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Pattaya Daily News

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24 August 2012 :: 15:08:10 pm 65889

Health Experts Applaud Spike in Alcohol And Tobacco Taxes

The recent tax increase on blended alcohol and tobacco will increase revenue and curb consumption of both products, a spokesperson said. Health officials praised the move. Beer and wine taxes are unaffected, but a future increase is being eyed.
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Ms. Benja Louijarern, the director general of the Customs Department, explained the detail of the Cabinet’s decision to raise taxes on liquor and tobacco.

The tobacco tax increase would be added to the tobacco and cigar stamp, including license types.  As a result, the average retail price of tobacco will increase by 3 to 14 baht per pack, depending on the brand.

For alcohol, the rice whisky tax would result in a price increase of about 5 to 7 baht per bottle; mixed liquor would rise 8 to 12 baht per bottle; and brandy would rise about 3 to 12 baht per bottle.

Mrs. Benja said the tax increase was in order to keep prices in line with current economic conditions, and to reduce alcohol and tobacco consumption. The increased taxes would add 13 billion baht in revenues of the government annually, with10 billion from increased tobacco taxes and 3 billion from increased liquor taxes.

“The plurality noted that the government raised taxes to compensate for the money that is used for populist programs. That is not relevant, because alcohol and tobacco taxes have not been raised for long time, and this increase is to keep up with the economy,” Ms. Benja said.

She also revealed that the department was considering raising beer and wine tax ceiling, to allow a tax increase. Currently both products are taxed at the maximum allowable limit.

However, raising the ceiling would require passing a new law, so it will take time to study the matter and undergo the legislative process to pass the Parliament of Representatives, she said.

Mr. Abhisit Vejjajiva, leader of the Democratic Party, said on a  WanFaMai TV program that he supported the tax raises, but he suggested  the government track smuggling of the taxed products. He also favors measures supporting liberalized trade in the future.

“The problem about revenue, it needs to be analyzed again, and how the financial management of the government works, but I think I’m not concerned if you do it this way,” He said. “I worry more about the government tax revenue from small operators, minor sections, when the revenue is not like expected.”             

Other organizations spoke up about the increased taxes, including Dr. Suprida Adulayanont, vice manager of the Thai Health Promotion Foundation.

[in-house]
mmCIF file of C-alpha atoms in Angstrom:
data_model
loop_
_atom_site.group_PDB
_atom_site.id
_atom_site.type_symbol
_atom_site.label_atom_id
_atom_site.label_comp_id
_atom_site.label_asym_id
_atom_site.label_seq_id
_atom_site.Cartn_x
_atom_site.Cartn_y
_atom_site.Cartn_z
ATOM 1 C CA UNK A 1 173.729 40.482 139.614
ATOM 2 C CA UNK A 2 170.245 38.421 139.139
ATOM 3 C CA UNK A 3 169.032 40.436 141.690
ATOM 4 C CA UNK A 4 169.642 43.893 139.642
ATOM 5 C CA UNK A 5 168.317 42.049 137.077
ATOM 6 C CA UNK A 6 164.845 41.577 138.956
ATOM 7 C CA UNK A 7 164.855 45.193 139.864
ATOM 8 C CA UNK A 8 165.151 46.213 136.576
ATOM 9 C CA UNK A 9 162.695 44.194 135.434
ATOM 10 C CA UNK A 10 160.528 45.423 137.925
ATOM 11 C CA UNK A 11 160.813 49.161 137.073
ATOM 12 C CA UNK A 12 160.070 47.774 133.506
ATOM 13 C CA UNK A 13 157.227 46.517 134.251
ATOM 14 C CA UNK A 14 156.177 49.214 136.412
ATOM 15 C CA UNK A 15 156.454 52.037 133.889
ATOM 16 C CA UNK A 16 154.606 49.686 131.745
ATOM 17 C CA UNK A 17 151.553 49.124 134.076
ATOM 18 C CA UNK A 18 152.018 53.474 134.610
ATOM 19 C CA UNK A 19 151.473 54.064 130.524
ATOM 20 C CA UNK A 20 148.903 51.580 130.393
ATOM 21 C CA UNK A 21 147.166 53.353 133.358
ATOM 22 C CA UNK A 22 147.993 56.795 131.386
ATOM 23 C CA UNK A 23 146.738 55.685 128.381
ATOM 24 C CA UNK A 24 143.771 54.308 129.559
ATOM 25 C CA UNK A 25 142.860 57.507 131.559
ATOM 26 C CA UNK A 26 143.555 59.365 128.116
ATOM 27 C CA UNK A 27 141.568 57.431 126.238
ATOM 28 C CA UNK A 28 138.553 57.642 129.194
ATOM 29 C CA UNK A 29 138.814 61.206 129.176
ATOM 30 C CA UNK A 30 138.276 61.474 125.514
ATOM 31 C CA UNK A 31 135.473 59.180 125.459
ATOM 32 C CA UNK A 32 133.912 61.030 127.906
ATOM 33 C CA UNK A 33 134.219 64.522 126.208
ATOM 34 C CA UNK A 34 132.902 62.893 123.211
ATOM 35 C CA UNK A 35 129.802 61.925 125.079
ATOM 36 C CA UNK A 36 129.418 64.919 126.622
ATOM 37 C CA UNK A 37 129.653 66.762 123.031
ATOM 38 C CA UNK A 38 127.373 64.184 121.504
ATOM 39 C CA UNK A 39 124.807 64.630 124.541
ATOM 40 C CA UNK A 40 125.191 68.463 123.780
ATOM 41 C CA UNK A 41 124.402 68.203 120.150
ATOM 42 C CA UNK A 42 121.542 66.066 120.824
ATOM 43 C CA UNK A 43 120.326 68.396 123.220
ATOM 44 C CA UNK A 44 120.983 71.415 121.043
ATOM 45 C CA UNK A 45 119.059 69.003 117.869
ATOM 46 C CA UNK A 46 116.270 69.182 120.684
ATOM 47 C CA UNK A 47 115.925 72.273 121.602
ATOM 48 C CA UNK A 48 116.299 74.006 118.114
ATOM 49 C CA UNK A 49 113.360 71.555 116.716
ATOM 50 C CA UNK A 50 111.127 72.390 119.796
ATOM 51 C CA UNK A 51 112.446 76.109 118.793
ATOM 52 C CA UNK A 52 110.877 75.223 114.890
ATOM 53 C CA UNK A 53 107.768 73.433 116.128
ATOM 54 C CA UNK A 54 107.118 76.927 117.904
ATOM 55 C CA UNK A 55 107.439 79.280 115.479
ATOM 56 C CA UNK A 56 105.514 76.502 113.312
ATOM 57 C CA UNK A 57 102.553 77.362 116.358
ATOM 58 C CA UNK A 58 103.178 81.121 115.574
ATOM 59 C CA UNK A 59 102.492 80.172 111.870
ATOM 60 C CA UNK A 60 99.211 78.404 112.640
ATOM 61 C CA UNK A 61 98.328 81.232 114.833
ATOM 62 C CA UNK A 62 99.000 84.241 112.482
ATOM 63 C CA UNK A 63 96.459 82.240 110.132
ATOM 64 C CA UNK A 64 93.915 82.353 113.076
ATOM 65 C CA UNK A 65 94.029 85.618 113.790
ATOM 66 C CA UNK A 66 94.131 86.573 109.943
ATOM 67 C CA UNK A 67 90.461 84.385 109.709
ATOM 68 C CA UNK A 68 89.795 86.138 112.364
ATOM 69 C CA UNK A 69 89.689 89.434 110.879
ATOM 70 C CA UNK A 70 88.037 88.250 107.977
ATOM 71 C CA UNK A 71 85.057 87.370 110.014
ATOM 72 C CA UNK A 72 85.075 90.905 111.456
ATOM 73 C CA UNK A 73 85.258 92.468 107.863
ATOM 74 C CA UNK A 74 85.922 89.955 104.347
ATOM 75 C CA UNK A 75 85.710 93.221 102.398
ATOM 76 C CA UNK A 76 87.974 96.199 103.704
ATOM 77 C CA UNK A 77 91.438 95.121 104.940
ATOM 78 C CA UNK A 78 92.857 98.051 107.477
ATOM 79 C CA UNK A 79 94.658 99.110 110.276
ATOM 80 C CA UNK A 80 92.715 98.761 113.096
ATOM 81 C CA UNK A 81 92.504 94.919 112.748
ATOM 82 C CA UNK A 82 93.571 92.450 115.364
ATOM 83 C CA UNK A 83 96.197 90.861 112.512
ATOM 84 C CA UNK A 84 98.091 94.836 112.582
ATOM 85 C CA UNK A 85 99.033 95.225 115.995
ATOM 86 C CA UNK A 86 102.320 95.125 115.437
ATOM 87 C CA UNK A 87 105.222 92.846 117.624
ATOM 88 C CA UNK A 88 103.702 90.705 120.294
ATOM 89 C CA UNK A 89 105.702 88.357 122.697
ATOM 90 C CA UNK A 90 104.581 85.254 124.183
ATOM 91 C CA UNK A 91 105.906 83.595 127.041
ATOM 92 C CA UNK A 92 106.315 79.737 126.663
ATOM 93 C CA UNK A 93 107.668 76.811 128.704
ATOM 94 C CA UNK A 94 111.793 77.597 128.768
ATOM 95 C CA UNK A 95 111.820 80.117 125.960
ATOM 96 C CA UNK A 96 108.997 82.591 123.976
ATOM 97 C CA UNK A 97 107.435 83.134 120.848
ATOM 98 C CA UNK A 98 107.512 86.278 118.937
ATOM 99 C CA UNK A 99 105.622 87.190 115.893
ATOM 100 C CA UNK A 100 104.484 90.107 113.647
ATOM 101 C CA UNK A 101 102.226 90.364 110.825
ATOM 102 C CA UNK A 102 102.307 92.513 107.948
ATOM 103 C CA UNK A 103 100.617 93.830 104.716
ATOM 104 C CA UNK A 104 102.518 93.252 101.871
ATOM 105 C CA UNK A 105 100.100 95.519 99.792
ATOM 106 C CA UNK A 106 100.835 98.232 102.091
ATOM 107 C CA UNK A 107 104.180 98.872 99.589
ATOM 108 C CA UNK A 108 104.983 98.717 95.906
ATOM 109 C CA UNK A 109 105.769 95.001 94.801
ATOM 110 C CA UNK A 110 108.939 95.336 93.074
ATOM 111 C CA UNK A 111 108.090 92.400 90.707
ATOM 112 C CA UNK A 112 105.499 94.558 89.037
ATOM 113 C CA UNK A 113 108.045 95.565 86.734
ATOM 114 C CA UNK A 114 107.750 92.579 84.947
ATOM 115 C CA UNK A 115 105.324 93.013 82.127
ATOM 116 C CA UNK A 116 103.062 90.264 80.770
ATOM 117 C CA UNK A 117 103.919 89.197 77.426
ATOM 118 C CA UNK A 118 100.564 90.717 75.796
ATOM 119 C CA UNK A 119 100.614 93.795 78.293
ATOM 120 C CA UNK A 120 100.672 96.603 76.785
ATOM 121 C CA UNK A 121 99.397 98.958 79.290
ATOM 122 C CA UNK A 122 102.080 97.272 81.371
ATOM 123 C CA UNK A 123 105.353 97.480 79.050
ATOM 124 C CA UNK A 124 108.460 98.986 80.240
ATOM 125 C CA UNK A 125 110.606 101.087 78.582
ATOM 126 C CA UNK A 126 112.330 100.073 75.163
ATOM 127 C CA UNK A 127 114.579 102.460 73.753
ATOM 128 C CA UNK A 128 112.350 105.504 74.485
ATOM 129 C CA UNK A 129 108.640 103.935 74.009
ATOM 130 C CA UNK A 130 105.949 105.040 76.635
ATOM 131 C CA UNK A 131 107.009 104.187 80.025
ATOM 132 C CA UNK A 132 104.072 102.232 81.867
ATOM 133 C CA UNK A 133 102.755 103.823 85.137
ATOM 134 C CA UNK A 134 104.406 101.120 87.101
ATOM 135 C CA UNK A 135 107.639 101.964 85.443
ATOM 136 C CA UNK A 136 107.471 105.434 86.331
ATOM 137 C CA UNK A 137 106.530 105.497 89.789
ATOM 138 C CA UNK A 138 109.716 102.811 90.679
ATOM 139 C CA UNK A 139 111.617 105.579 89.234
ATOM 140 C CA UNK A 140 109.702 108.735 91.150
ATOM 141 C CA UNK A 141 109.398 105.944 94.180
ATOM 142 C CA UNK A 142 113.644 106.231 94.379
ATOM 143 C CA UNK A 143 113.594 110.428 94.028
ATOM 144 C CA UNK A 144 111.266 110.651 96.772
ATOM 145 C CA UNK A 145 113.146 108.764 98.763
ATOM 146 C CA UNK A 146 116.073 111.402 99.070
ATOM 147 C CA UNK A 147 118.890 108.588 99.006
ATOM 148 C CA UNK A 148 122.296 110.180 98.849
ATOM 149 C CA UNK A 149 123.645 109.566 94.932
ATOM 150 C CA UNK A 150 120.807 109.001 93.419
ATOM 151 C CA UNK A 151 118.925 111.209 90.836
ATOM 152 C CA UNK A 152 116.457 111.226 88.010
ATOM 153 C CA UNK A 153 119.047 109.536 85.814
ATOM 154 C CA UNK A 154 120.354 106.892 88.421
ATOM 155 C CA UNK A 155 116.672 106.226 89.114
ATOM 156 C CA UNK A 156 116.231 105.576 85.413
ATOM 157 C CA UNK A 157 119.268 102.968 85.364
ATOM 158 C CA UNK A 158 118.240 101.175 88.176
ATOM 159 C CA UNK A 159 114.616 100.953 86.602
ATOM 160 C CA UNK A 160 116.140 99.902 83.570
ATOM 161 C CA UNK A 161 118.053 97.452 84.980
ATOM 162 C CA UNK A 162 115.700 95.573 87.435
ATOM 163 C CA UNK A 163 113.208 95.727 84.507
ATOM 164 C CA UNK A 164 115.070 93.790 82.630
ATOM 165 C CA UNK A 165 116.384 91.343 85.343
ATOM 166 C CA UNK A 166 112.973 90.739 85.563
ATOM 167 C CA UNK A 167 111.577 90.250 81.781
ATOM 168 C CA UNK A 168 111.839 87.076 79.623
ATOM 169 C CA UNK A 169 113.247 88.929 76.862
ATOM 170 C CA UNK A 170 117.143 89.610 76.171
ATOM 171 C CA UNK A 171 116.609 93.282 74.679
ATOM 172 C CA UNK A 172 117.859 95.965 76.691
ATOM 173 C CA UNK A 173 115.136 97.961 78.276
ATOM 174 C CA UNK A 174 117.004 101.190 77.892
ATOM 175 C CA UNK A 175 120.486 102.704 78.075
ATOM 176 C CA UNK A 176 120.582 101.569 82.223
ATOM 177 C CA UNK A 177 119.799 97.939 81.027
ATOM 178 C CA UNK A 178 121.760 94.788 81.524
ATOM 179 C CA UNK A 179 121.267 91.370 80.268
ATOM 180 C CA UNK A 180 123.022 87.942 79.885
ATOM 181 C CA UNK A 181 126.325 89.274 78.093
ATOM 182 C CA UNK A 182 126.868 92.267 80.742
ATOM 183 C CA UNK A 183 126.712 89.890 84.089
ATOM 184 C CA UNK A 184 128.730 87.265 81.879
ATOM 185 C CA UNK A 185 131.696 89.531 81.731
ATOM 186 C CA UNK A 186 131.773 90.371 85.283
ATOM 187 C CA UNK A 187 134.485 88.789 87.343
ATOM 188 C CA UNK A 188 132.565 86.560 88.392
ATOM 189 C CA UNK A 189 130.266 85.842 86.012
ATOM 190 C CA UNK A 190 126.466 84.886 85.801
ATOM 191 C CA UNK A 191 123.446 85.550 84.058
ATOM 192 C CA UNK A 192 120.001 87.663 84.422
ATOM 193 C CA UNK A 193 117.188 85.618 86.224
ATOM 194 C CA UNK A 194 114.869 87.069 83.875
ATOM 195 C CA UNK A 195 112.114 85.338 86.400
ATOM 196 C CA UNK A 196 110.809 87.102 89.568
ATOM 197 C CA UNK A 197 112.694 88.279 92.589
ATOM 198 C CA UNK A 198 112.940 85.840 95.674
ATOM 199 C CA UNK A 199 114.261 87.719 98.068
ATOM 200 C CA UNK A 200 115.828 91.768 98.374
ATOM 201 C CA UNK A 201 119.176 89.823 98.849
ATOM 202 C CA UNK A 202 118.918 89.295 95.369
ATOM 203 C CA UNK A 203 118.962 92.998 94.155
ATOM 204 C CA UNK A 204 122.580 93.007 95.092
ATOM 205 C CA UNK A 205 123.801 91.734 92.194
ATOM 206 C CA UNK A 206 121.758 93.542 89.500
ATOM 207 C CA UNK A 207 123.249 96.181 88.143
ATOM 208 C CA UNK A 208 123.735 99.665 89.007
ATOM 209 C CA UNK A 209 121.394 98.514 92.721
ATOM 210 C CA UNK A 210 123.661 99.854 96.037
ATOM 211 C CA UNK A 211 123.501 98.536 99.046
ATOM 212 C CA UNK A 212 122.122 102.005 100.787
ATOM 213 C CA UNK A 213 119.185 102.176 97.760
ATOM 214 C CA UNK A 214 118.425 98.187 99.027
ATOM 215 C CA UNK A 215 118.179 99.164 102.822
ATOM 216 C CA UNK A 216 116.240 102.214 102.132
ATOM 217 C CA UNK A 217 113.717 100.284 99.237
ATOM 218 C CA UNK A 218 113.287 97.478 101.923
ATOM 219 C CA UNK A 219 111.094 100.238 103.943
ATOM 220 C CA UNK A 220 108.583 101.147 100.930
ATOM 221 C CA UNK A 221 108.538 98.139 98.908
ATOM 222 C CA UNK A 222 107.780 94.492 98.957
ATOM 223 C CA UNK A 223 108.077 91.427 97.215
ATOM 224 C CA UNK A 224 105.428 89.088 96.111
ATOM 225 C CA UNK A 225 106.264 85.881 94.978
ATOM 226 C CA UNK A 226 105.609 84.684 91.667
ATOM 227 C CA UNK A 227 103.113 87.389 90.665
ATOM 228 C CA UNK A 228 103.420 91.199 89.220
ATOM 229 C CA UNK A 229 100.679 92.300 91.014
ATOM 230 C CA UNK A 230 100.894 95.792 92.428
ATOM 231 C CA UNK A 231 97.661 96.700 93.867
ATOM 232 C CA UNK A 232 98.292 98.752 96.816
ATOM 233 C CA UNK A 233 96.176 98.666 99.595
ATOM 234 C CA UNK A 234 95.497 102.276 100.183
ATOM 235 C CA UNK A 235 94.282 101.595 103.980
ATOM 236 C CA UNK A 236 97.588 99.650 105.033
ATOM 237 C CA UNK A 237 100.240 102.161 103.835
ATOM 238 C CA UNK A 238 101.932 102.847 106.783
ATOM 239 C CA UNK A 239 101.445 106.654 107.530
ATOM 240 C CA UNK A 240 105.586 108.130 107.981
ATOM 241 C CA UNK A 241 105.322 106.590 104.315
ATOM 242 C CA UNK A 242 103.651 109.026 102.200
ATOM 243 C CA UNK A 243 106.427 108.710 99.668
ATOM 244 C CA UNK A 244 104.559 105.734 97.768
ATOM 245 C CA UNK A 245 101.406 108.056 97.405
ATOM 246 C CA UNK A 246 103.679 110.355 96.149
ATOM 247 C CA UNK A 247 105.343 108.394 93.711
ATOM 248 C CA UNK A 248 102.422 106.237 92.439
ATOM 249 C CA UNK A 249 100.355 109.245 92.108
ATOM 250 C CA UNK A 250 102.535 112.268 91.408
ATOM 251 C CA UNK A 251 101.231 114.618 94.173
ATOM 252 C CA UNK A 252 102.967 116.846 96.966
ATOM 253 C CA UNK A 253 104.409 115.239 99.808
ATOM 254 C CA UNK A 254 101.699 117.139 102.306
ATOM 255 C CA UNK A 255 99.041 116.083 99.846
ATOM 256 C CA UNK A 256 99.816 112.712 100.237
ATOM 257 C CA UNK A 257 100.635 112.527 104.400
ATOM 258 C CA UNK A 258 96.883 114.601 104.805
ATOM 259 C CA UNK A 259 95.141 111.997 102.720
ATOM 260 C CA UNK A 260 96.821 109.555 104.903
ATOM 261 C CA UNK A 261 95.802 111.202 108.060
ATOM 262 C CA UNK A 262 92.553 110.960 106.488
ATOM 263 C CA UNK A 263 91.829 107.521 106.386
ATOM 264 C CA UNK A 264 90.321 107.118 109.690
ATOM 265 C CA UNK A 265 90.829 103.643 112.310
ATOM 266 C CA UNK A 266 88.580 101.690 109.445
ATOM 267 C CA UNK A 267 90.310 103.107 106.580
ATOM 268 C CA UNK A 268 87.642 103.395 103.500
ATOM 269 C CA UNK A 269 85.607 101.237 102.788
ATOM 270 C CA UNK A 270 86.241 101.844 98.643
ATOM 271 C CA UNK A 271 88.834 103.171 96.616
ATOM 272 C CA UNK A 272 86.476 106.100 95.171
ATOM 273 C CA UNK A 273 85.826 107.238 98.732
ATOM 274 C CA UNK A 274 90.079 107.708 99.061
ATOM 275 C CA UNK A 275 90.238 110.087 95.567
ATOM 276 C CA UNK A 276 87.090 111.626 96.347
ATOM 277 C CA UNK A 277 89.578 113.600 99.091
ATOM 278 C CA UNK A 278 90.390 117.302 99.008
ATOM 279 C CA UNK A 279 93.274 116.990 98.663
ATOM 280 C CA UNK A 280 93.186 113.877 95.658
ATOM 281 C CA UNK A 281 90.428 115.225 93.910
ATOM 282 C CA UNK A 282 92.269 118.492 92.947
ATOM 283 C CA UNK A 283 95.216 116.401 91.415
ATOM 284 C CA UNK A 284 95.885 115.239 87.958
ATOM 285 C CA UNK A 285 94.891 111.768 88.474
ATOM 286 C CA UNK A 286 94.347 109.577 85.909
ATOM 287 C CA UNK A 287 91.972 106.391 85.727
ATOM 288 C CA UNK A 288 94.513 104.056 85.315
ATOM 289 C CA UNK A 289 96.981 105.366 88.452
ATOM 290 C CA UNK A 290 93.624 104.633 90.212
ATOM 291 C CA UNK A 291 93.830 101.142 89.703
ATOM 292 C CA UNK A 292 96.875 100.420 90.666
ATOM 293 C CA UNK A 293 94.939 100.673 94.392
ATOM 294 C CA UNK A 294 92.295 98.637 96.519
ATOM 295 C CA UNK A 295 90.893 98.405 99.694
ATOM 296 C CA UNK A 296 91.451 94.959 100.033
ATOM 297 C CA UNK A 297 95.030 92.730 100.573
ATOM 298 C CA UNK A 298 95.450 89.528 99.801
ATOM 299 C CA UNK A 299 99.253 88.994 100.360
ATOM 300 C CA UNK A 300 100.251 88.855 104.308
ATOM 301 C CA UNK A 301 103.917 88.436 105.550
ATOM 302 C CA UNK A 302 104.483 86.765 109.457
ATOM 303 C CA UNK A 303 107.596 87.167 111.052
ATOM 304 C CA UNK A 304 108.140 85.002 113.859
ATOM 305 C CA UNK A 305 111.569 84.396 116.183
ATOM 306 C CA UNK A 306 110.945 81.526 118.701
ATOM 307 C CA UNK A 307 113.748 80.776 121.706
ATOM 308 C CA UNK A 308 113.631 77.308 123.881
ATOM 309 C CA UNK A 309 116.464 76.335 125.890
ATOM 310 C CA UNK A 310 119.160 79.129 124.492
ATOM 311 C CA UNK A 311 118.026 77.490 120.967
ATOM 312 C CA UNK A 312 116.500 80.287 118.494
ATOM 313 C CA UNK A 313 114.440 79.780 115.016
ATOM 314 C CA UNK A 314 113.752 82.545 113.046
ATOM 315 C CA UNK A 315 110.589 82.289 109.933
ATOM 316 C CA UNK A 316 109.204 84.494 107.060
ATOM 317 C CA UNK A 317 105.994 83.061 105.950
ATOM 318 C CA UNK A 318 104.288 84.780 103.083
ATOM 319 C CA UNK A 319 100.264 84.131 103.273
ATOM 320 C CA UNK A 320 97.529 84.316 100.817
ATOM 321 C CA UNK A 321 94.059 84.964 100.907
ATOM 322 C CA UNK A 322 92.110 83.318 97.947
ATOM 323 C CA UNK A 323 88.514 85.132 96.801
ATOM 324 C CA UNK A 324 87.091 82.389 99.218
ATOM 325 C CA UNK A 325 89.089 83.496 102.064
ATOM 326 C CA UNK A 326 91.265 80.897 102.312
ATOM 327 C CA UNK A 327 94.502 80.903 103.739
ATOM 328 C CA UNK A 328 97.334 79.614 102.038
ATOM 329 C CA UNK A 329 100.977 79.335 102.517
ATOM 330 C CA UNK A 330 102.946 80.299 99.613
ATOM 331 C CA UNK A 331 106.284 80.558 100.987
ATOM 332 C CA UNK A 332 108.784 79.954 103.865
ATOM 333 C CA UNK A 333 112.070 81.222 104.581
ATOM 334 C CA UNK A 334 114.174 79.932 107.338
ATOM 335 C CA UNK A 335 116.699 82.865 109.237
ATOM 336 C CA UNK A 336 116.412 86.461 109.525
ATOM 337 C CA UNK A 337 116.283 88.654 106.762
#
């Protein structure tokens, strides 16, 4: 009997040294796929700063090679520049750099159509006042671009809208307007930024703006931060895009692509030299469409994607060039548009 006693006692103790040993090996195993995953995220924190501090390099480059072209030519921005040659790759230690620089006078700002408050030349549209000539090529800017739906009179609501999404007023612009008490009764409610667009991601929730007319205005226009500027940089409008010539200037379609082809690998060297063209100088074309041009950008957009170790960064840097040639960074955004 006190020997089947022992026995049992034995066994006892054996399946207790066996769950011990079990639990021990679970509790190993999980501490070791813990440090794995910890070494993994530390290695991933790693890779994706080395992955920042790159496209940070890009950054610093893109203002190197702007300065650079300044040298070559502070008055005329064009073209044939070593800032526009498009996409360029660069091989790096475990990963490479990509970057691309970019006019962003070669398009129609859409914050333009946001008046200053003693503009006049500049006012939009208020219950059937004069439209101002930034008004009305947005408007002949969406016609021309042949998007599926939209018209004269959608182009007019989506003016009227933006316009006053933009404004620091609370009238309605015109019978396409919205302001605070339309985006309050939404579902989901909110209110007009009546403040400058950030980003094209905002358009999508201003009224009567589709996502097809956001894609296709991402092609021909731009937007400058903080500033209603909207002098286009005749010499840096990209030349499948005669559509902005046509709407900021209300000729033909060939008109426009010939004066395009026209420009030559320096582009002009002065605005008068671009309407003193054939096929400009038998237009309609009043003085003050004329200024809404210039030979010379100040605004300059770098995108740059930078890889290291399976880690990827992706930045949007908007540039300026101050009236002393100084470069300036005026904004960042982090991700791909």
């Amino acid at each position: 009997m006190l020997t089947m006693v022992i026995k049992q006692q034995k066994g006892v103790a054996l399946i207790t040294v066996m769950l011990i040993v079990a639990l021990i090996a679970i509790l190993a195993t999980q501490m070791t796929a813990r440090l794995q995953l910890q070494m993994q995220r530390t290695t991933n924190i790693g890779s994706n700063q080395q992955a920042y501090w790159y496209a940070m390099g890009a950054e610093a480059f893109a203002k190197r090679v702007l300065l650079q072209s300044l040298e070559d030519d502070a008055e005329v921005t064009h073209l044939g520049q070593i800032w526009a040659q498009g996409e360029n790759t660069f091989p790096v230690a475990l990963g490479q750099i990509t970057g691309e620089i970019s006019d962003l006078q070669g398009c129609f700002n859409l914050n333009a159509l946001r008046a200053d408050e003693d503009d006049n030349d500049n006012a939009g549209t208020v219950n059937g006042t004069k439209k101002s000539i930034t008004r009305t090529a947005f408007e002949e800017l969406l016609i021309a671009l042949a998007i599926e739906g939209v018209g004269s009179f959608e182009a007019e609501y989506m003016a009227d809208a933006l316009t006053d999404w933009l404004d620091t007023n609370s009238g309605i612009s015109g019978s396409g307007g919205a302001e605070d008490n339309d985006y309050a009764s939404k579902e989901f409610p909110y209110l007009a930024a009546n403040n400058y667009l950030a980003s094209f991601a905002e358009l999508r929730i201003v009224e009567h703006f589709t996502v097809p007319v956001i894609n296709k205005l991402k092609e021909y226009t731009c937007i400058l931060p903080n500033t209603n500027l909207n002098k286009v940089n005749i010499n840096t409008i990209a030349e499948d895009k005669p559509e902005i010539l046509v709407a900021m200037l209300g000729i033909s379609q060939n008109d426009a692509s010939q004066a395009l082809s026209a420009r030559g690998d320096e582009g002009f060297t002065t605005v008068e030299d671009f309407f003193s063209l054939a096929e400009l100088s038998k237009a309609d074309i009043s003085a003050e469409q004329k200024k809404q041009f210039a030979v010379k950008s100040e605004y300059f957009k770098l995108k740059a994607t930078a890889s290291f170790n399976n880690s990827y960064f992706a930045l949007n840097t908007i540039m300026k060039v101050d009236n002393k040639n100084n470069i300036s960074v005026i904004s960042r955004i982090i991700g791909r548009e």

Dr. Suprida said she was pleased that the government decided to raise taxes on alcohol and cigarettes for the first time in over three years, and was finally following the example of other countries.

She believed that the tax increase will reduce the amount of smokers by 6 or 7 thousand people. However, she felt that alcohol consumption might be unaffected or not reduced as much.

Dr. Taksapol Thammarangsee  MD., director general of the Center of Alcohol Study, thought the alcohol tax increase was good step in the right direction.

However, he believed that the increase was not enough to really affect the amount of drinking, especially if retailers are willing to bear the burden of the tax increase and not raise their prices to consumers, since the increase is not much.

Also, the government has increased the minimum wage for workers to 300 baht per day and 15,000 baht salary per month, so their increased income might offset any alcohol tax increase, he speculated.

He suggested that to reduce the numbers of long-term drinkers, the structure of the alcohol taxation should be dismantled and revamped. The taxes should target the types of alcohol that are popular among new drinkers such as teenagers, who favor beer and whiskey.

Dr. Prakit Wateesatakakit  MD., secretary general of Action on Smoking and Health Foundation said the tobacco tax increase was a good thing, because it would make it more difficult to have access to cigarettes.

In the last two years, more than 500,000 Thai children have started smoking cigarettes, which is a problem society should be concerned about, he said.

He noted that other countries have been raising tobacco taxes every year, but Thailand has not raised taxes the last three years. Also, the new tax increase of just 6 to 8 baht per pack is not much, he said.

If the government wants to reduce its consumption of smokers, the prices of both tobacco and cigarettes should be linked closer together in taxation rates, to prevent cigarette smokers from shifting to tobacco smoking, he said.

Dr. Piti Siriwan Ragsarit, the director of the Tobacco Control Research and Knowledge Management, said that the tax increase was consistent with the technical guidelines of the World Health Organization.

But if possible, she wants the government tax rate on cigarettes and tobacco to be tied to the inflation rate every year.

“I propose that the government add measures to deal with cigarettes from outside the country, to block the access to cheap cigarettes, because there are many countries in ASEAN who have such measures,” said Dr. Siriwan.

Also, next week, the excise tax department will provide details about restructuring the automobile tax system to the Finance Ministry. Car would initially be categorized according to their carbon emissions, but with a separate tax rate for E 10 and E 20 automobiles that have had a lot of problems.

Category : Thailand News

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